Percutaneous needle aspiration, injection, and re-aspiration with or without benzimidazole coverage for uncomplicated hepatic hydatid cysts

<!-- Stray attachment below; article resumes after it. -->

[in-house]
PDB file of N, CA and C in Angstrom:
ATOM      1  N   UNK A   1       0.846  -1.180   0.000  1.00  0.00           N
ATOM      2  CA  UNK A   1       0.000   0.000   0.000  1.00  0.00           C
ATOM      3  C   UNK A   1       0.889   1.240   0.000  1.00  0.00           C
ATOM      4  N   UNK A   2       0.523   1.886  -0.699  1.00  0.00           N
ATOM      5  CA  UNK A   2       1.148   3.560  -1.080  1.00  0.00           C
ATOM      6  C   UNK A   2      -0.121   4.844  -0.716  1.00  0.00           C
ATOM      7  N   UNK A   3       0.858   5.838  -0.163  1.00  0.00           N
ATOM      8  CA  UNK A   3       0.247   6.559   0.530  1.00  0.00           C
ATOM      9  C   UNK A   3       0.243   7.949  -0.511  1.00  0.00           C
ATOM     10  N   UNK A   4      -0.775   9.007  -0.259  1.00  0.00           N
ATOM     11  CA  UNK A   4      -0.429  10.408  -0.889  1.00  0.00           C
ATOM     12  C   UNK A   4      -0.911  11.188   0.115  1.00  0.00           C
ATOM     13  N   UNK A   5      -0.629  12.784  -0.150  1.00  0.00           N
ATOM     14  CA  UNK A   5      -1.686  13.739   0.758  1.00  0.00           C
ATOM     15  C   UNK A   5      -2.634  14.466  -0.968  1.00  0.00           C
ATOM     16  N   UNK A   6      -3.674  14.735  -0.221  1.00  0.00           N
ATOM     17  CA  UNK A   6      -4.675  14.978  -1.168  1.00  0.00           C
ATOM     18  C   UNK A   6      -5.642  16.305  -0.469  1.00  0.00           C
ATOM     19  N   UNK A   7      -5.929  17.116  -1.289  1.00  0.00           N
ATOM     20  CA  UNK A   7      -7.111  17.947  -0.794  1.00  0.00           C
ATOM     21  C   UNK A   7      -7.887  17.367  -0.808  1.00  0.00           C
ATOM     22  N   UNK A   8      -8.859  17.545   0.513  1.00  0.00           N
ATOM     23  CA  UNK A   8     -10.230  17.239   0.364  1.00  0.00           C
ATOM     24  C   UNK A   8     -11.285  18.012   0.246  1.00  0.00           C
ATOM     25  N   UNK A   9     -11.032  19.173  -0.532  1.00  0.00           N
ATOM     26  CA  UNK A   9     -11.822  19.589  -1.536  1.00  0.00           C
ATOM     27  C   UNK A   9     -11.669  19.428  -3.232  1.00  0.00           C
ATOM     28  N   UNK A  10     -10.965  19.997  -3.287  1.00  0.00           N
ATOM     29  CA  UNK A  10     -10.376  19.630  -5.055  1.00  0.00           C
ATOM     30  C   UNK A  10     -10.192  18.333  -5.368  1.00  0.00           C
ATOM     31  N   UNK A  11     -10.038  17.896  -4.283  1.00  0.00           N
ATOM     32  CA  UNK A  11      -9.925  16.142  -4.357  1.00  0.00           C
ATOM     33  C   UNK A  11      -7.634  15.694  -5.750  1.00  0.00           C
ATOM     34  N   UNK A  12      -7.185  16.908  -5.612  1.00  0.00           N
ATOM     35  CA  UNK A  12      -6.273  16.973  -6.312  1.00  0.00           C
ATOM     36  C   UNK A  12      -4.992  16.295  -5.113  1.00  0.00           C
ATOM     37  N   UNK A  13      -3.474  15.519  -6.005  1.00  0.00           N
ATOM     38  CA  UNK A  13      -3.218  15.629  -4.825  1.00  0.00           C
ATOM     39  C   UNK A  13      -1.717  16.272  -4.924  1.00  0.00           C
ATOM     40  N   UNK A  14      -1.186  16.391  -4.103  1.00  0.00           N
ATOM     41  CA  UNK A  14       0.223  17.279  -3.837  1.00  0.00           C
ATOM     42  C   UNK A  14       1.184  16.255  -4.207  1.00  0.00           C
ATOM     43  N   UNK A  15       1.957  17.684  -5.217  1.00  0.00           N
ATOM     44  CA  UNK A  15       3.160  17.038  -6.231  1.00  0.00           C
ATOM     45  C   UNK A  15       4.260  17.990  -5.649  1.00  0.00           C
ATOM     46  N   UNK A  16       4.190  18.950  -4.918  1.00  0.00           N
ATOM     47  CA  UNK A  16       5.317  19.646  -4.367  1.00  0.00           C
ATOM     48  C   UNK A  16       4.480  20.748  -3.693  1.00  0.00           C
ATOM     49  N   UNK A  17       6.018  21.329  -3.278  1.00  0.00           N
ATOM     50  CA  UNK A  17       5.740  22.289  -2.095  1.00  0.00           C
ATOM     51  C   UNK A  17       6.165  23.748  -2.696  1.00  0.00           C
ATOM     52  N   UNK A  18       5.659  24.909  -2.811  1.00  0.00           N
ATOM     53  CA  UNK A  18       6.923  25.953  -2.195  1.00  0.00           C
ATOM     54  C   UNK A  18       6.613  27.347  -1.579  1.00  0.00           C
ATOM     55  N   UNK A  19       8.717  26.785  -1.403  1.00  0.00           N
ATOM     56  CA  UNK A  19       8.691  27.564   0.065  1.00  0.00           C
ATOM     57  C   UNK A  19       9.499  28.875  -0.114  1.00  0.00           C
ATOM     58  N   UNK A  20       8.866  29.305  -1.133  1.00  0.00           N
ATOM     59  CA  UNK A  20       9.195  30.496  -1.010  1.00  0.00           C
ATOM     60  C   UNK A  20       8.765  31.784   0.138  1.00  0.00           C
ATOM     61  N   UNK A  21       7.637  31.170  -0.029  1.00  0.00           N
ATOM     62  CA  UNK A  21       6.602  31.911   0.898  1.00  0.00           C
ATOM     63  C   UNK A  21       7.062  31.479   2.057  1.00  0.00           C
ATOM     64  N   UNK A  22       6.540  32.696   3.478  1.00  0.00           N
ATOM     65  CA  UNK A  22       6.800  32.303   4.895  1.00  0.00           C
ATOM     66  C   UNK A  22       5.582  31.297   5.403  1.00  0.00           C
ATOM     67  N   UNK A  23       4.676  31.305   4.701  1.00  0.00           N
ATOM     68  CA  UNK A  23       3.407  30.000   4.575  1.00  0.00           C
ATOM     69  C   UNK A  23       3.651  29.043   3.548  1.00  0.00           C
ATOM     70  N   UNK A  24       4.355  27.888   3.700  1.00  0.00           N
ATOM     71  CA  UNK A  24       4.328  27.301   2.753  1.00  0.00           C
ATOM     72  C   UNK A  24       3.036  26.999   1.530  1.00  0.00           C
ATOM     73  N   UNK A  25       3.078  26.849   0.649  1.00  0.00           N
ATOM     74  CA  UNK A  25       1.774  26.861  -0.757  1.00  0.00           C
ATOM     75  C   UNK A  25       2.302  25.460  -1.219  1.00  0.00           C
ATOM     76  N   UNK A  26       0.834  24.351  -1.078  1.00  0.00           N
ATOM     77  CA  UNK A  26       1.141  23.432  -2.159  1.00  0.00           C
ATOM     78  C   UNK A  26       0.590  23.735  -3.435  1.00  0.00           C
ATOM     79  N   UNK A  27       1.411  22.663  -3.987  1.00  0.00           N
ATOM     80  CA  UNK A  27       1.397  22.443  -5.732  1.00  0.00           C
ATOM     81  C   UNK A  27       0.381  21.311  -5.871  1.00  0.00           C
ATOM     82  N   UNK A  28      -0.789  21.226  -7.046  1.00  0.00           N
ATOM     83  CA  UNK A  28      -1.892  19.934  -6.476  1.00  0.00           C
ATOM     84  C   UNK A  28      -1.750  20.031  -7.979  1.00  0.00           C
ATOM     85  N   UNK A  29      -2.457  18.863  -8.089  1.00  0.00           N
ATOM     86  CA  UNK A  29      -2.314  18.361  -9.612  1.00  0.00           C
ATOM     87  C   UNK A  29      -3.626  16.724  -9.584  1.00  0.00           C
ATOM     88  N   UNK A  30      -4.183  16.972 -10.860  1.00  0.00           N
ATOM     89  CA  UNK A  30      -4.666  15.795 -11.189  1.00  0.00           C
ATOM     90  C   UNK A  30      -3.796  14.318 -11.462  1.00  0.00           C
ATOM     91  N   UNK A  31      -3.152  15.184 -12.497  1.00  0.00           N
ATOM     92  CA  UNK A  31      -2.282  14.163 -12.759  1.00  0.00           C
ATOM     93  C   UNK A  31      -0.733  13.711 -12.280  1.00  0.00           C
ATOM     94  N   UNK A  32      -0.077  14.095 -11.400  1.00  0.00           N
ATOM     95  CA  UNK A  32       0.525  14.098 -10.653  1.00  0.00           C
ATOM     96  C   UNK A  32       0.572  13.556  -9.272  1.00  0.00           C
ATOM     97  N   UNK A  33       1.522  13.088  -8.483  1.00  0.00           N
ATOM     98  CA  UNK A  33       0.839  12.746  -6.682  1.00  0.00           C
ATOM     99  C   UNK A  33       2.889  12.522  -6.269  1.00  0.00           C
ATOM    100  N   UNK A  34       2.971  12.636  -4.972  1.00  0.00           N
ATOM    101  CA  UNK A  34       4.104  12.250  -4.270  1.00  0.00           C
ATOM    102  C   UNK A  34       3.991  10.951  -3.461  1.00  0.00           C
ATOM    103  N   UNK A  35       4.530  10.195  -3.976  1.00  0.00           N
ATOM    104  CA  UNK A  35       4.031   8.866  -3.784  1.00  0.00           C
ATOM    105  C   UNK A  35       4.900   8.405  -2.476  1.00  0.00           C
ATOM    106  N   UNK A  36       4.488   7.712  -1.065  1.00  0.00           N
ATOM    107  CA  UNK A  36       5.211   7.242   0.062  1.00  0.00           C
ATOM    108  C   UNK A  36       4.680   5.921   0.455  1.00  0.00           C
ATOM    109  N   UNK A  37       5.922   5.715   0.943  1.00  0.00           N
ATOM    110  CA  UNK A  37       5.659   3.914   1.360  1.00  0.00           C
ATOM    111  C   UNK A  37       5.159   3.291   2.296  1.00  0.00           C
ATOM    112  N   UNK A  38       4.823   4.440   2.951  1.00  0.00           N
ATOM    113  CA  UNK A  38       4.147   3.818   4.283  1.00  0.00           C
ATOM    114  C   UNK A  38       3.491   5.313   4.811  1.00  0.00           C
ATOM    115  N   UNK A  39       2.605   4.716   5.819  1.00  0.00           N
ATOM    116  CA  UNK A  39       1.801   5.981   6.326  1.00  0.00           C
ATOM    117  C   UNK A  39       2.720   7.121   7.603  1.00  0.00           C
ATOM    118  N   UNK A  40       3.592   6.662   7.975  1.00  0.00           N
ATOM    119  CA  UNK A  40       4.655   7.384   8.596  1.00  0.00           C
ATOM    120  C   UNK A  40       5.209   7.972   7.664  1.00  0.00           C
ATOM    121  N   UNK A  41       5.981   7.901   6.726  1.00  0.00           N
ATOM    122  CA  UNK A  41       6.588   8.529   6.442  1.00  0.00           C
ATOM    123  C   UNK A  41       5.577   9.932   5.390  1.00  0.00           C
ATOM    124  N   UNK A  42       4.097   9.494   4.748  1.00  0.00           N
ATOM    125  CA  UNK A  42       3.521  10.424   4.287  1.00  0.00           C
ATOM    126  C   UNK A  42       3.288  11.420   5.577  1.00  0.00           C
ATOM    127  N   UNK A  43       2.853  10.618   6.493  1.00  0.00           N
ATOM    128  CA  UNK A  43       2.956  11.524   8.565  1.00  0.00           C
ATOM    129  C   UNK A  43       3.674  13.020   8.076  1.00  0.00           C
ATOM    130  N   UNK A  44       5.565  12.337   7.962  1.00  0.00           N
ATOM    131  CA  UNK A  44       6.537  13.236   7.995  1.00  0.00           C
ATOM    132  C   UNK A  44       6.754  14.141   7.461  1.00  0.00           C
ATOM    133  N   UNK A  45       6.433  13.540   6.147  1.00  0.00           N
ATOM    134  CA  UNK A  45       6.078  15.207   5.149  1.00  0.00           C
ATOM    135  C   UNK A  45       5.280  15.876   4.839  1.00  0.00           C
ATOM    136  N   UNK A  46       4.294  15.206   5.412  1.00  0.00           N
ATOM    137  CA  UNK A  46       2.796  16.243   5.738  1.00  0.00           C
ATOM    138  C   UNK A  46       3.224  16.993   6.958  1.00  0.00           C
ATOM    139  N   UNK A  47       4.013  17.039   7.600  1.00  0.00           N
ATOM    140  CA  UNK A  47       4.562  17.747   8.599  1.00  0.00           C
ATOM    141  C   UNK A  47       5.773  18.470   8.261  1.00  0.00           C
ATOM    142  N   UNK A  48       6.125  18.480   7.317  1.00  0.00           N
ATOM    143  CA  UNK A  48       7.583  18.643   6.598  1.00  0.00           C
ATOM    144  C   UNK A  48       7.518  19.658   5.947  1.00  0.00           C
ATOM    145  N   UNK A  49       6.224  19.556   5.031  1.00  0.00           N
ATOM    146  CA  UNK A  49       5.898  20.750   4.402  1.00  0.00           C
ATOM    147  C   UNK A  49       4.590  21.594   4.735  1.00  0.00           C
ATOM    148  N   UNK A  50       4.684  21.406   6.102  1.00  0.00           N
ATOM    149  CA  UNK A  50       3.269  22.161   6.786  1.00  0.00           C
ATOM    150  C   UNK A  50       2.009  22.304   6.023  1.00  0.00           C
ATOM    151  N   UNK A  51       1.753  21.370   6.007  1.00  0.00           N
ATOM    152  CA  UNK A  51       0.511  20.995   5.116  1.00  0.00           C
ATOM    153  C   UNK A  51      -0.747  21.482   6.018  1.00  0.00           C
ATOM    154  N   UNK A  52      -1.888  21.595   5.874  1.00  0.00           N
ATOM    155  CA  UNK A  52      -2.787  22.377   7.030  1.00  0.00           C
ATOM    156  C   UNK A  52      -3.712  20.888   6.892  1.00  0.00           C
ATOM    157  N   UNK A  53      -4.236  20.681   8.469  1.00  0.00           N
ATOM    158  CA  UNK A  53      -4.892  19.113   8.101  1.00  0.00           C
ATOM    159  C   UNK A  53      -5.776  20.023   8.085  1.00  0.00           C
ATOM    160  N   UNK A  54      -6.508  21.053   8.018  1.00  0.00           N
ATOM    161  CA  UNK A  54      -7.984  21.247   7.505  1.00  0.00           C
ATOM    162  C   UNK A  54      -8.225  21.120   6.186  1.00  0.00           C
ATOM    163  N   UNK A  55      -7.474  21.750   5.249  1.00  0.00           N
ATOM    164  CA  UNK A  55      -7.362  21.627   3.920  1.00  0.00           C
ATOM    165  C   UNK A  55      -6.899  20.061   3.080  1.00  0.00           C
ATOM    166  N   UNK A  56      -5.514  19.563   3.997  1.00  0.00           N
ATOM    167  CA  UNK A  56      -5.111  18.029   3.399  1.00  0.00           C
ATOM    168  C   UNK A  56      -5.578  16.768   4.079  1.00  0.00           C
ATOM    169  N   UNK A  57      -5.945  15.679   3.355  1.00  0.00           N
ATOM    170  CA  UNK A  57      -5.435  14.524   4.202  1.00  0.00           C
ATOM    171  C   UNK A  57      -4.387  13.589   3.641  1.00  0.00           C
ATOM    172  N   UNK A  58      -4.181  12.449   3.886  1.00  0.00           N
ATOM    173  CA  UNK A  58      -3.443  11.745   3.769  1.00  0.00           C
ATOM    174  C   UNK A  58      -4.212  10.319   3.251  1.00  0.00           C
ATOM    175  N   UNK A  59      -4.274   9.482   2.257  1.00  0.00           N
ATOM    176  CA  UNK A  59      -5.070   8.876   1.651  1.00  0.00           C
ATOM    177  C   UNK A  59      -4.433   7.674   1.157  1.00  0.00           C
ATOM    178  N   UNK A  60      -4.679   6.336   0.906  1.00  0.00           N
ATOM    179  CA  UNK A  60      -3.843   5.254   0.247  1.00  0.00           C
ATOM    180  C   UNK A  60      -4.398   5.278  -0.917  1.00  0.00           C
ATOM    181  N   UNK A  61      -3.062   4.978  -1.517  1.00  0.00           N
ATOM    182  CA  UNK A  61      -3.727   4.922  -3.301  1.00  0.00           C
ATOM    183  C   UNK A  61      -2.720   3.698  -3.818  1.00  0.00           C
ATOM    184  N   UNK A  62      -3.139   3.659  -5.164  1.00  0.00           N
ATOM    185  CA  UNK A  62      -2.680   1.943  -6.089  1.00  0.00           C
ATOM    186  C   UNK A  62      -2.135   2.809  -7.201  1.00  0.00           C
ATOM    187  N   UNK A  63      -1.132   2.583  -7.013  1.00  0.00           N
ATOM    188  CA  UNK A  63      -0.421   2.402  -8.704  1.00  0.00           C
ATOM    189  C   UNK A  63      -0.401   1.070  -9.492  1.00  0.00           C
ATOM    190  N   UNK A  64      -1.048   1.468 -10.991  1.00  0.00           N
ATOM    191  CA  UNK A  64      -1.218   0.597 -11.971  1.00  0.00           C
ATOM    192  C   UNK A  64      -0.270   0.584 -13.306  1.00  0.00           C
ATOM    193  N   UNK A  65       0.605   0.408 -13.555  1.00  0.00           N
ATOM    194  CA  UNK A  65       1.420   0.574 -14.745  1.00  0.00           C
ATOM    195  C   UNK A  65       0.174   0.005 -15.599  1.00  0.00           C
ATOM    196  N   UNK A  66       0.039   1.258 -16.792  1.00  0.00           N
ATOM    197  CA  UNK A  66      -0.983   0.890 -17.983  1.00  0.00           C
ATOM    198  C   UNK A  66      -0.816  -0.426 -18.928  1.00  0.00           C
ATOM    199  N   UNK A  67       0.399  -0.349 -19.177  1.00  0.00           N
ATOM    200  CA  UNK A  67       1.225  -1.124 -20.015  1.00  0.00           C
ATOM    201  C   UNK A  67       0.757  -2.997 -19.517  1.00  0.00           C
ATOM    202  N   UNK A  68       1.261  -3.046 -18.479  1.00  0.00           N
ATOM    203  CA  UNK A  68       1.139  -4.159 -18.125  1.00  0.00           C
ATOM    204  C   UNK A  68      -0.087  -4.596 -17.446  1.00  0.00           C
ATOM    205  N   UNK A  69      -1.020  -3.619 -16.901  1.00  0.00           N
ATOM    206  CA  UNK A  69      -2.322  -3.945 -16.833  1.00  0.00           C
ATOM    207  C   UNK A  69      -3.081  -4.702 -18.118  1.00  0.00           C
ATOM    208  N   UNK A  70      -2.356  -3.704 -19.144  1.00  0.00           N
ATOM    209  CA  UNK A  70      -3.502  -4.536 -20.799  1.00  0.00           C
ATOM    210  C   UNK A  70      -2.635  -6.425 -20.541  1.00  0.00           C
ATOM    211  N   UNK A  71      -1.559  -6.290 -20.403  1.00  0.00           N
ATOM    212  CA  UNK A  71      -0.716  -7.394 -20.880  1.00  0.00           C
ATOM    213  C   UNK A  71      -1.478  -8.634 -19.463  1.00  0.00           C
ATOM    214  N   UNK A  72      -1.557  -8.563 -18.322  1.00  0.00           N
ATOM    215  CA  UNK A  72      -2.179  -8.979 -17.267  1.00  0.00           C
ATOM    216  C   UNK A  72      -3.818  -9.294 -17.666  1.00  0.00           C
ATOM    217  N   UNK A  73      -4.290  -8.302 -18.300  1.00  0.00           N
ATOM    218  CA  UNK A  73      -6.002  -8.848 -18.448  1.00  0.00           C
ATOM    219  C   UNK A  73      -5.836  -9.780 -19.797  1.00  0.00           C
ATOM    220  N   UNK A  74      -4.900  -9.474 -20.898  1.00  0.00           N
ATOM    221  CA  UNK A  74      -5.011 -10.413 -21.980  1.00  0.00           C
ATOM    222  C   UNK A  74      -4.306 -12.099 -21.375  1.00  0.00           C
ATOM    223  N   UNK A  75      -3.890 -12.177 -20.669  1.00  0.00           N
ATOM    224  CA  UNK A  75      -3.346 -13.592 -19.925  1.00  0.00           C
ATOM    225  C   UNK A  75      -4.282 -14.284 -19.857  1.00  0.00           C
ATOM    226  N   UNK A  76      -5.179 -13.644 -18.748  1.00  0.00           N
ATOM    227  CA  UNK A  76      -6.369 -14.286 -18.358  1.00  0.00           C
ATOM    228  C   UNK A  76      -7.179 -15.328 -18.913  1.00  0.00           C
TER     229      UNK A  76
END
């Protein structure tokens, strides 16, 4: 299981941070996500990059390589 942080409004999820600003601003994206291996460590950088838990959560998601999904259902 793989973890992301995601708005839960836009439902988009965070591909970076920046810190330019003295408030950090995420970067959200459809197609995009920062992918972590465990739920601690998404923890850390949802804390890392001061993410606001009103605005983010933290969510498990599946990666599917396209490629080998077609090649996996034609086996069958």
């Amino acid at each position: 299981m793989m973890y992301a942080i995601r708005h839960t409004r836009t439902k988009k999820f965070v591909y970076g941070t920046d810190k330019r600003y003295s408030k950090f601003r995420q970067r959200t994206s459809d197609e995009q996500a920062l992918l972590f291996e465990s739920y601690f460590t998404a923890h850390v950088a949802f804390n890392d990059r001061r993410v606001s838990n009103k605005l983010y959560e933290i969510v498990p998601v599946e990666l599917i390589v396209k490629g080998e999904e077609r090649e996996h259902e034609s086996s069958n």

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BACKGROUND: Hepatic hydatid cyst is an important public health problem in parts of the world where dogs are used for cattle breeding. Management of uncomplicated hepatic hydatid cysts is currently surgical. However, the puncture, aspiration, injection, and re-aspiration (PAIR) method with or without benzimidazole coverage has appeared as an alternative over the past decade. OBJECTIVES: To assess the benefits and harms of PAIR with or without benzimidazole coverage for patients with uncomplicated hepatic hydatid cyst in comparison with sham/no intervention, surgery, or medical treatment. SEARCH STRATEGY: The Cochrane Hepato-Biliary Group Controlled Trials Register, The Cochrane Central Register of Controlled Trials (CENTRAL) in The Cochrane Library, MEDLINE, EMBASE, DARE, and ACP Journal Club and full text searches were combined (all searched October 2010). Reference lists of pertinent studies and other identified literature were scanned. Researchers in the field were contacted. SELECTION CRITERIA: Only randomised clinical trials using the PAIR method with or without benzimidazole coverage as the experimental treatment of uncomplicated hepatic hydatid cyst (ie, hepatic hydatid cysts, which are not infected and do not have any communication with the biliary tree or other viscera) versus no intervention, sham puncture (ie, performing all steps for puncture, pretending PAIR being performed, but actually not performing the procedure), surgery, or chemotherapy were included. DATA COLLECTION AND ANALYSIS: Data were independently extracted, and the risk of bias in each trial was assessed by the authors. Principal authors of the trials were contacted to retrieve missing data. MAIN RESULTS: We found no randomised clinical trials comparing PAIR versus no or sham intervention. We identified only two randomised clinical trials, one comparing PAIR versus surgical treatment (n = 50 participants) and the other comparing PAIR (with or without albendazole) versus albendazole alone (n = 30 participants). Both trials were graded as 'adequate' for allocation concealment; however, generation of allocation sequence and blinding methods were 'unclear' in both. Compared to surgery, PAIR plus albendazole obtained similar cyst disappearance and mean cyst diameter with fewer adverse events (32% versus 84%, P < 0.001) and fewer days in hospital (mean + SD) ( 4.2 + 1.5 versus 12.7 + 6.5 days, P < 0.001). Compared to albendazole, PAIR with or without albendazole obtained significantly more (P < 0.01) cyst reduction and symptomatic relief. AUTHORS' CONCLUSIONS: PAIR seems promising, but there is insufficient evidence to support or refute PAIR with or without benzimidazole coverage for treating patients with uncomplicated hepatic hydatid cyst. Further well-designed randomised clinical trials are necessary to address the topic.